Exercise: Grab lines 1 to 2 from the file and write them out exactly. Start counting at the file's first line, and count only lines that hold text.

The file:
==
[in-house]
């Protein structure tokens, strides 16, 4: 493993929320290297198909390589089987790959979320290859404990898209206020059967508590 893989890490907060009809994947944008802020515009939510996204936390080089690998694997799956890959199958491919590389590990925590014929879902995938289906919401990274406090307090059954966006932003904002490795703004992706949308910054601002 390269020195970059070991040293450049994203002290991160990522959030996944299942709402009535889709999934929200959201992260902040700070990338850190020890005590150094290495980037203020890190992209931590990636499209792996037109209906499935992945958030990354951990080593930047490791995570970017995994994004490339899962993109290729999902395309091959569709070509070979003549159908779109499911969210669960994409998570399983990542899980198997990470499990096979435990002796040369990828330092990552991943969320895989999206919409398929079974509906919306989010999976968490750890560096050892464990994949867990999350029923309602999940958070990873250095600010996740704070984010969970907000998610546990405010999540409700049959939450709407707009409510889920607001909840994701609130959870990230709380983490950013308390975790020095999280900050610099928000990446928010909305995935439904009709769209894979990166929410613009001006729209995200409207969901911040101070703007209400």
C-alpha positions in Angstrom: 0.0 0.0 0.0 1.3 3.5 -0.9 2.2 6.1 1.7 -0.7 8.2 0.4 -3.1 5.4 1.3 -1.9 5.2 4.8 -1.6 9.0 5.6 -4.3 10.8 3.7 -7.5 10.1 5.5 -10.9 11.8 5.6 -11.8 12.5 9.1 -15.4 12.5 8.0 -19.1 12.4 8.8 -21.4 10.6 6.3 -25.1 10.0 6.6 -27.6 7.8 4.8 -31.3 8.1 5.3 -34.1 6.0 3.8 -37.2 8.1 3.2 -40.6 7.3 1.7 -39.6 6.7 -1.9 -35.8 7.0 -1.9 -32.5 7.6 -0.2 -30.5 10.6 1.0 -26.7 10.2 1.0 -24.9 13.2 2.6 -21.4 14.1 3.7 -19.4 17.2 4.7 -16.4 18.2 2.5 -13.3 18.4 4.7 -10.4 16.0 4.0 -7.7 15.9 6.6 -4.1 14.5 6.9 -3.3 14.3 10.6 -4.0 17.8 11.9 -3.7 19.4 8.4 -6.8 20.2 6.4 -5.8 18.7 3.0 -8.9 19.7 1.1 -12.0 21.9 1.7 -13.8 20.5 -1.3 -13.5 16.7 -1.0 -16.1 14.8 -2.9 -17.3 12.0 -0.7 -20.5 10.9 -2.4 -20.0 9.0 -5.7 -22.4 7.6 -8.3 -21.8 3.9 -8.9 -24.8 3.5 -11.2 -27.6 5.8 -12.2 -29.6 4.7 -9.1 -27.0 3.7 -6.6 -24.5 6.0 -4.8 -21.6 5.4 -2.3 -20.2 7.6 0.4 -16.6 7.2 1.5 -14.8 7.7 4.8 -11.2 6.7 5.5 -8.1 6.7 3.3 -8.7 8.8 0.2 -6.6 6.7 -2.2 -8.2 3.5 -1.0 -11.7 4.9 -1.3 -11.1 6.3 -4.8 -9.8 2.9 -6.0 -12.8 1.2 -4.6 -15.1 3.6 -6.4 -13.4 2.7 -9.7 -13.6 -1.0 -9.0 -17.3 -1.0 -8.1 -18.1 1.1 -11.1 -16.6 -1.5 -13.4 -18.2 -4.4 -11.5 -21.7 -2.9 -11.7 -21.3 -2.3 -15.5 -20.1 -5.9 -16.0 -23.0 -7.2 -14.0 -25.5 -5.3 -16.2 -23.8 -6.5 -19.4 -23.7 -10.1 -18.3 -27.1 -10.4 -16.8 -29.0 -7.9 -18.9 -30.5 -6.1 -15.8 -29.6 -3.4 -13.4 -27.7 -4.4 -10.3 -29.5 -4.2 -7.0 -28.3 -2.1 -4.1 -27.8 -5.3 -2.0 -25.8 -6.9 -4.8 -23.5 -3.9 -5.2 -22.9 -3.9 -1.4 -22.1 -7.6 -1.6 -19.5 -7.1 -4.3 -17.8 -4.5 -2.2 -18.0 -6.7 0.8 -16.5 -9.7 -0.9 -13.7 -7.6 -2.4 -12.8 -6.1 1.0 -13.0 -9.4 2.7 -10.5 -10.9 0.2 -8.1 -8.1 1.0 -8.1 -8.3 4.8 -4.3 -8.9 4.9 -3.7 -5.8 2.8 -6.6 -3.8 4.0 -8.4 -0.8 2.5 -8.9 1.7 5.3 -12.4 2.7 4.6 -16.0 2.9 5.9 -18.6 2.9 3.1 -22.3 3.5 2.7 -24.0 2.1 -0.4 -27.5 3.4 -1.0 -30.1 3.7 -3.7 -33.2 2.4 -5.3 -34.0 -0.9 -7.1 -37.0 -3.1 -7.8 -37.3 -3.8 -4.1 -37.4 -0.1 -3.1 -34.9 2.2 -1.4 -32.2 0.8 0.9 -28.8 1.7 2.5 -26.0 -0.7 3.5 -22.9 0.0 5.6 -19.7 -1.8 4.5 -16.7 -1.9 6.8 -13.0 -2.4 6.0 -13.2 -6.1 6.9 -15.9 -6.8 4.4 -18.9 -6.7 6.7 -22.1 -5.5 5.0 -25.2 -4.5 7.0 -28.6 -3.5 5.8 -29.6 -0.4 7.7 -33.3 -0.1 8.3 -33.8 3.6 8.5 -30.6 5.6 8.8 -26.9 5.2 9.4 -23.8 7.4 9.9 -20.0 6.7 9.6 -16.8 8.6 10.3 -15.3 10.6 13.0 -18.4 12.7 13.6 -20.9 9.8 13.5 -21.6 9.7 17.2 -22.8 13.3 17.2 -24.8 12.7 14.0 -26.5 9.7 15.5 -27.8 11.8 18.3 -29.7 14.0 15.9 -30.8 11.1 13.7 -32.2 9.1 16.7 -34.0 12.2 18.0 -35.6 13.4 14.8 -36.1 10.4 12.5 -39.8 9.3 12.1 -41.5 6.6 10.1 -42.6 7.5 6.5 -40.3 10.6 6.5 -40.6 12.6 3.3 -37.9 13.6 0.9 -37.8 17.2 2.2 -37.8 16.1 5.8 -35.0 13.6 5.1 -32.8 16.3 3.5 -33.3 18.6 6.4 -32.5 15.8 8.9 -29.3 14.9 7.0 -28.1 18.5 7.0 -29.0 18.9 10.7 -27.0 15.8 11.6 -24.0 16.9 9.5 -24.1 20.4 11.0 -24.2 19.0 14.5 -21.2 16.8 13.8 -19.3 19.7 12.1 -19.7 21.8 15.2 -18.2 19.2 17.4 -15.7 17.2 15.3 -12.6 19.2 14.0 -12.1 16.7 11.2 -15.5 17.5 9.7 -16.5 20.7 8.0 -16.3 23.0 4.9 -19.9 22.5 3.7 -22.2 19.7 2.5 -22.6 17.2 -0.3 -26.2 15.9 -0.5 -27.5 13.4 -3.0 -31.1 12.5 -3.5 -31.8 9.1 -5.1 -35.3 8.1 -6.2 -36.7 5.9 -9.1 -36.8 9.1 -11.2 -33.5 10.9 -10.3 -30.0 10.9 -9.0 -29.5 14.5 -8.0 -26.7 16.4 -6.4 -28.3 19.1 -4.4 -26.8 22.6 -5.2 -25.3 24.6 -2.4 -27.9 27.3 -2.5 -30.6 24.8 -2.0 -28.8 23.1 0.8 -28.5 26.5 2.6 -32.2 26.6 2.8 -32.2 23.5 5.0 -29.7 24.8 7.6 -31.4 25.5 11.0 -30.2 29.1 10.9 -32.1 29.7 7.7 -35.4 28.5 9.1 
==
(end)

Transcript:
[in-house]
């Protein structure tokens, strides 16, 4: 493993929320290297198909390589089987790959979320290859404990898209206020059967508590 893989890490907060009809994947944008802020515009939510996204936390080089690998694997799956890959199958491919590389590990925590014929879902995938289906919401990274406090307090059954966006932003904002490795703004992706949308910054601002 390269020195970059070991040293450049994203002290991160990522959030996944299942709402009535889709999934929200959201992260902040700070990338850190020890005590150094290495980037203020890190992209931590990636499209792996037109209906499935992945958030990354951990080593930047490791995570970017995994994004490339899962993109290729999902395309091959569709070509070979003549159908779109499911969210669960994409998570399983990542899980198997990470499990096979435990002796040369990828330092990552991943969320895989999206919409398929079974509906919306989010999976968490750890560096050892464990994949867990999350029923309602999940958070990873250095600010996740704070984010969970907000998610546990405010999540409700049959939450709407707009409510889920607001909840994701609130959870990230709380983490950013308390975790020095999280900050610099928000990446928010909305995935439904009709769209894979990166929410613009001006729209995200409207969901911040101070703007209400």